By Claire Donse at DLA Piper for PILnet
Much has been written about how the novel coronavirus poses a threat to the world’s economy and financial systems. It also poses a threat to access to justice. If courts and tribunals remain closed, and justice is significantly delayed, citizens will lose faith in the role of the judicial system, leading to a rise of social problems and a resort to alternative methods for resolving disputes.
After an initial wave of closures, adjournments and delays, courts, who are traditionally rooted in precedent and slow to change, have scrambled to implement tech workarounds. In many countries the virus has pushed courts to adopt technology and has accelerated the move towards online and remote delivery of justice. Early indications are that results have been good, or ‘good enough’, suggesting that many of the adaptations will likely become permanent.
Following the outbreak and the ensuing quarantine measures in China, the country’s highest court directed courts of all levels to ‘make full use of online systems for litigation, including those for case filing and ruling delivery’. China has reported an extraordinary 453% year-on-year increase in the use of online courts in the months of February and March 2020, with around 150,000 cases heard online across the country, and more than 300,000 disputes were mediated online over the same period – an 89% year-on-year increase. Recent reports state that courts nationwide received 2.92 million cases from Feb 3 to March 31, of which 706,000 were filed online. The Chinese High Court reports that it has developed a smartphone application allowing for remote hearings that was used 6,608 times in its first month.
Courts around the world are following a similar pattern of adapting their operations to the virtual world. Systems that had invested in the technology to allow judges and justice personnel to work remotely (devices, VPNs, and online court management systems) have found themselves a few steps ahead in the transition to remote operations.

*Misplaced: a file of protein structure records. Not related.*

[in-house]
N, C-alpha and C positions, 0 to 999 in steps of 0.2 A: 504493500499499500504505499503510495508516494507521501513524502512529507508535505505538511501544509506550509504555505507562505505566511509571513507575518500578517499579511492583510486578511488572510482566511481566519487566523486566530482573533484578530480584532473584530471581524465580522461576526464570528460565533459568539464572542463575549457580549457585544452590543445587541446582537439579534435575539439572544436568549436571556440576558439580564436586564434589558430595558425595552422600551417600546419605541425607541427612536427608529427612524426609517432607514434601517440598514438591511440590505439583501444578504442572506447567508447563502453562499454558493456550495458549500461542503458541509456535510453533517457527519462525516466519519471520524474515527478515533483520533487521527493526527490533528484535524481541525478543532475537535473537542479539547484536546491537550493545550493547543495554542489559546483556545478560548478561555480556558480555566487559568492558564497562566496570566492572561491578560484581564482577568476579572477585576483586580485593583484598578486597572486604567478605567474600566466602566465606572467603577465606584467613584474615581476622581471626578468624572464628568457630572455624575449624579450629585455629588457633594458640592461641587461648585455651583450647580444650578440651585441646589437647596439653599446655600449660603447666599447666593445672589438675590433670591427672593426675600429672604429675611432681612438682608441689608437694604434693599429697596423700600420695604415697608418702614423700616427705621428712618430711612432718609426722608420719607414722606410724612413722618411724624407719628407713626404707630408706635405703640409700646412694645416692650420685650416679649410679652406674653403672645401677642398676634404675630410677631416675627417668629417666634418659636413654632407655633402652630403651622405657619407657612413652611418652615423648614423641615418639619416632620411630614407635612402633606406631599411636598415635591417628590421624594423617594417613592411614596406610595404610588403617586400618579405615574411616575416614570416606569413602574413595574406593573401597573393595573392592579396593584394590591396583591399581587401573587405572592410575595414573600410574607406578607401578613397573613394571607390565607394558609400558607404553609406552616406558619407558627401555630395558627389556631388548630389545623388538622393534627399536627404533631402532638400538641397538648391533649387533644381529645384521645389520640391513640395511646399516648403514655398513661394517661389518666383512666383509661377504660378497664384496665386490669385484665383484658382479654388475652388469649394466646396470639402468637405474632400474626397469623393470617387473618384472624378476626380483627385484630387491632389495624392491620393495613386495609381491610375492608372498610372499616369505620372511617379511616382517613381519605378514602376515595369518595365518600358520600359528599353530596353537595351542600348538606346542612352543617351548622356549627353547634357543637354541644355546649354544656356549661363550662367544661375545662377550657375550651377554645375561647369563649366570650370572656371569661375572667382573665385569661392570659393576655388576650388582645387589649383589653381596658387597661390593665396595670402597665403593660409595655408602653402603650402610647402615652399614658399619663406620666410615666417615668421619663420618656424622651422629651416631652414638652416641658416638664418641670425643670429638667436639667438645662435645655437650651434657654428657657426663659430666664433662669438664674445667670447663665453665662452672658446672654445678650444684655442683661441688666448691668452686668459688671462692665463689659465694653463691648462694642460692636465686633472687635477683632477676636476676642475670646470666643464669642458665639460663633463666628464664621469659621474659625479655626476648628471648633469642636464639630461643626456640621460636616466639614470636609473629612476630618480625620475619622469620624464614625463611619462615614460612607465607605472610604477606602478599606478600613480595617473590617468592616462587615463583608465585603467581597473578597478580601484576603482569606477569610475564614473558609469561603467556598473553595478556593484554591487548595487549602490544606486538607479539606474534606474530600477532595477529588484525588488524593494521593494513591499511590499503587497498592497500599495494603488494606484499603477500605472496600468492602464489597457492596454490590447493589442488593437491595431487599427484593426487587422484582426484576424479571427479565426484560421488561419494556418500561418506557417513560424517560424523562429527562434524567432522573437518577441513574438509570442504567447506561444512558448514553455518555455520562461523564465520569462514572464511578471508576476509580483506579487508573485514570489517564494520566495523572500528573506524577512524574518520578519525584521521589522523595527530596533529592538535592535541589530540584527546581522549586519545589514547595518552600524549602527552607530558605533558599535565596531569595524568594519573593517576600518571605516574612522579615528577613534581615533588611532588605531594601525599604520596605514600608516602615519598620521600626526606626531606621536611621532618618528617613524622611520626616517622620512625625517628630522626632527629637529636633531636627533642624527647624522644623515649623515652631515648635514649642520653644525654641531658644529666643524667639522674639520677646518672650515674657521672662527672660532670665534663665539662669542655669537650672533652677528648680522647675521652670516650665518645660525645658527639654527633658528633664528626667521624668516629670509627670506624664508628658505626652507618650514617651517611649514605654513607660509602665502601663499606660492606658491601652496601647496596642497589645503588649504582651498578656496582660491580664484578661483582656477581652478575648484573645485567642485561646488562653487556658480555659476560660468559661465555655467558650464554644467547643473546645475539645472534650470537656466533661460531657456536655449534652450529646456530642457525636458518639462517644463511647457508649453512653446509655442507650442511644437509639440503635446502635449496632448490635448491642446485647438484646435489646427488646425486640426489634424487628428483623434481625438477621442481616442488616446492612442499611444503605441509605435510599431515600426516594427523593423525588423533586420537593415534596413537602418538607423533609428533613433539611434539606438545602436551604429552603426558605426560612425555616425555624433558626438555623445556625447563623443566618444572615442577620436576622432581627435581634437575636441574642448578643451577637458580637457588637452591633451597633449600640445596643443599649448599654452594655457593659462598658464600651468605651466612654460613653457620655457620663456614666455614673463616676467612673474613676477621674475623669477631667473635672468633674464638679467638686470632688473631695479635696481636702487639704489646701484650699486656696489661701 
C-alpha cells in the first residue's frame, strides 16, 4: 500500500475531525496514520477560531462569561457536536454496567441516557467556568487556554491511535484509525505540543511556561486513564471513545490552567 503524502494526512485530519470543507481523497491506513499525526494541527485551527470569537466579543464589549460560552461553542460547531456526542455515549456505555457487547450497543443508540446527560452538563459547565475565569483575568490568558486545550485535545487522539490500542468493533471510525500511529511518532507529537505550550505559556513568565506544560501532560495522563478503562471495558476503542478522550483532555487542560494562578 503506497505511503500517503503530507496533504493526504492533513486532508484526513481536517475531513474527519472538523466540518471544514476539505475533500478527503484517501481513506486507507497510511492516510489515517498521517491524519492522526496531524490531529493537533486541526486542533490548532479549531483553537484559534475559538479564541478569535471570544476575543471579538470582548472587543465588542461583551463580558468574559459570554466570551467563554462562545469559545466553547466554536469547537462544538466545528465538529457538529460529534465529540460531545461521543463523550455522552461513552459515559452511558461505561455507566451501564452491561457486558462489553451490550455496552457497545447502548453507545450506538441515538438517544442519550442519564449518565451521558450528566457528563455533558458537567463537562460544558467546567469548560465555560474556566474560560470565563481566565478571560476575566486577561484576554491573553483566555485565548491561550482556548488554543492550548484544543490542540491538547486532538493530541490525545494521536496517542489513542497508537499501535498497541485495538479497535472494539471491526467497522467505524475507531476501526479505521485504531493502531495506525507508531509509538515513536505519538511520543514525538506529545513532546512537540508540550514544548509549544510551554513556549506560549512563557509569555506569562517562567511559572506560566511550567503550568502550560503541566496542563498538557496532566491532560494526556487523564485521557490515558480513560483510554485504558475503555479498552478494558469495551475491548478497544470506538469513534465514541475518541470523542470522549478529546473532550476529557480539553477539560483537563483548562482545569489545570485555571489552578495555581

Given the urgency and the short timeframes, most of the technology being used to hear matters is existing commercially available off-the-shelf technology. In addition to traditional dial-in conference calls, the courts of England and Wales are using Skype for business for telephone hearings, and have issued a new practice direction to govern the use of remote/online hearings. The State Courts of Singapore have issued a guidance note for the use of video conferences using Zoom, as has the judiciary of Texas, in the United States, and the courts of Uganda. In Kenya, courts are now delivering judgments by email or via video link to prisons. Videoconferencing is also being used in a number of Baltic countries, including Estonia, Latvia, Lithuania, and Slovenia.
In Australia, the Federal Court is using Microsoft Teams, and the Family Court has also issued more detailed guidance on electronic proceedings, including around the e-filing of documents, issuing of subpoenas, inspection of documents and e-signing of documents, including affidavits, as well as for documents to be sworn by audio-visual link. In Singapore affidavits can also now be sworn via video conference. Many countries have conducted remote hearings via video conference.
While some teething issues have been reported, mainstream technology platforms are generally well-tested, proven and stable, meaning that courts are experiencing much greater success rates than have been seen in the past couple of decades, when many courts experimented with custom built tech platforms.
In the US, the Massachusetts courts are outsourcing the digitization process to external organizations. A Massachusetts university is piloting a project to assist self-represented litigants to prepare and file court forms electronically while courts are closed. The mobile-friendly website guides users through the forms via a series of questions, extracting the relevant information, rather than leaving them to fill in the court form alone. Court staff will then be provided with direct access to completed forms on the server. And, at the same time, areas of urgent legal need arising from the COVID-19 crisis are being prioritized.
Even the scope of technology being used is widening–in the US, video doorbells at closed legal aid offices are being remotely monitored and used to help direct people to online and telephone resources while offices are closed.
Claire Donse leads the DLA Piper’s pro bono program in Africa, Asia Pacific, Europe, the Middle East and the UK. Claire also works with New Perimeter, DLA Piper’s international pro bono initiative and nonprofit affiliate.